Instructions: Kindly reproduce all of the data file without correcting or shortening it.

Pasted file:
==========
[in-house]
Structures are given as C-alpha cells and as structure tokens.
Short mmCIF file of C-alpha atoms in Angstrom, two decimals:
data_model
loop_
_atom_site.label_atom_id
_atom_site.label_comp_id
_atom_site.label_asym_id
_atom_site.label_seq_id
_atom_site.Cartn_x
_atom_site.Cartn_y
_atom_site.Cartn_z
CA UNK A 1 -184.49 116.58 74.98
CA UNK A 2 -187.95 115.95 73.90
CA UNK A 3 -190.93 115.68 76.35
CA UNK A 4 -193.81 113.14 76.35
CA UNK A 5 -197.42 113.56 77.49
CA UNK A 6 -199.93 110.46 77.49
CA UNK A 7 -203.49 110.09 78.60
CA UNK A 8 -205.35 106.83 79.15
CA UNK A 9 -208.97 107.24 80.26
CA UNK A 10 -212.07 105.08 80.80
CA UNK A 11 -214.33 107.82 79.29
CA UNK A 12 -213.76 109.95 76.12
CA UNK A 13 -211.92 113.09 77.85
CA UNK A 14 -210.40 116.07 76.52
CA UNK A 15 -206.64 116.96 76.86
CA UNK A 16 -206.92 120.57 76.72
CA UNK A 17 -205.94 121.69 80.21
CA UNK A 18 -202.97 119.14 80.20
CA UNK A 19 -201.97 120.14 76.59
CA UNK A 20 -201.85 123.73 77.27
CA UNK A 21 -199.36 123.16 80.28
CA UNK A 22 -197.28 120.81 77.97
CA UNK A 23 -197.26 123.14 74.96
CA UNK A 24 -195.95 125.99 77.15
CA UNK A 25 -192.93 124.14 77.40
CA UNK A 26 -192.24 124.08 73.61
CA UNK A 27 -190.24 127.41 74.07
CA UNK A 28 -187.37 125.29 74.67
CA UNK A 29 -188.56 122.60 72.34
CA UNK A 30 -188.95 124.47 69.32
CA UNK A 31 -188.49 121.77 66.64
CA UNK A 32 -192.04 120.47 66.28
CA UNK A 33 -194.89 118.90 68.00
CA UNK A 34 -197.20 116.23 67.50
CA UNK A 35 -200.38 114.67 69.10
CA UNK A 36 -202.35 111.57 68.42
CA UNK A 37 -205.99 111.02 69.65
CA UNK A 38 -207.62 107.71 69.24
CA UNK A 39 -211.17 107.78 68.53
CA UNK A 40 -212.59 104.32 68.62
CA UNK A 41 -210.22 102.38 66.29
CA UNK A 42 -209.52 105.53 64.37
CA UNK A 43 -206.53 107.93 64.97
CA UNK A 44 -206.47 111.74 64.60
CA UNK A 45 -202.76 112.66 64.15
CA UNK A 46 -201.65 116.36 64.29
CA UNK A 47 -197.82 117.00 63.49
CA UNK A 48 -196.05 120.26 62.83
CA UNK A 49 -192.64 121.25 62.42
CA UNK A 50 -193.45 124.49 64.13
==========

[in-house]
Structures are given as C-alpha cells and as structure tokens.
Short mmCIF file of C-alpha atoms in Angstrom, two decimals:
data_model
loop_
_atom_site.label_atom_id
_atom_site.label_comp_id
_atom_site.label_asym_id
_atom_site.label_seq_id
_atom_site.Cartn_x
_atom_site.Cartn_y
_atom_site.Cartn_z
CA UNK A 1 -184.49 116.58 74.98
CA UNK A 2 -187.95 115.95 73.90
CA UNK A 3 -190.93 115.68 76.35
CA UNK A 4 -193.81 113.14 76.35
CA UNK A 5 -197.42 113.56 77.49
CA UNK A 6 -199.93 110.46 77.49
CA UNK A 7 -203.49 110.09 78.60
CA UNK A 8 -205.35 106.83 79.15
CA UNK A 9 -208.97 107.24 80.26
CA UNK A 10 -212.07 105.08 80.80
CA UNK A 11 -214.33 107.82 79.29
CA UNK A 12 -213.76 109.95 76.12
CA UNK A 13 -211.92 113.09 77.85
CA UNK A 14 -210.40 116.07 76.52
CA UNK A 15 -206.64 116.96 76.86
CA UNK A 16 -206.92 120.57 76.72
CA UNK A 17 -205.94 121.69 80.21
CA UNK A 18 -202.97 119.14 80.20
CA UNK A 19 -201.97 120.14 76.59
CA UNK A 20 -201.85 123.73 77.27
CA UNK A 21 -199.36 123.16 80.28
CA UNK A 22 -197.28 120.81 77.97
CA UNK A 23 -197.26 123.14 74.96
CA UNK A 24 -195.95 125.99 77.15
CA UNK A 25 -192.93 124.14 77.40
CA UNK A 26 -192.24 124.08 73.61
CA UNK A 27 -190.24 127.41 74.07
CA UNK A 28 -187.37 125.29 74.67
CA UNK A 29 -188.56 122.60 72.34
CA UNK A 30 -188.95 124.47 69.32
CA UNK A 31 -188.49 121.77 66.64
CA UNK A 32 -192.04 120.47 66.28
CA UNK A 33 -194.89 118.90 68.00
CA UNK A 34 -197.20 116.23 67.50
CA UNK A 35 -200.38 114.67 69.10
CA UNK A 36 -202.35 111.57 68.42
CA UNK A 37 -205.99 111.02 69.65
CA UNK A 38 -207.62 107.71 69.24
CA UNK A 39 -211.17 107.78 68.53
CA UNK A 40 -212.59 104.32 68.62
CA UNK A 41 -210.22 102.38 66.29
CA UNK A 42 -209.52 105.53 64.37
CA UNK A 43 -206.53 107.93 64.97
CA UNK A 44 -206.47 111.74 64.60
CA UNK A 45 -202.76 112.66 64.15
CA UNK A 46 -201.65 116.36 64.29
CA UNK A 47 -197.82 117.00 63.49
CA UNK A 48 -196.05 120.26 62.83
CA UNK A 49 -192.64 121.25 62.42
CA UNK A 50 -193.45 124.49 64.13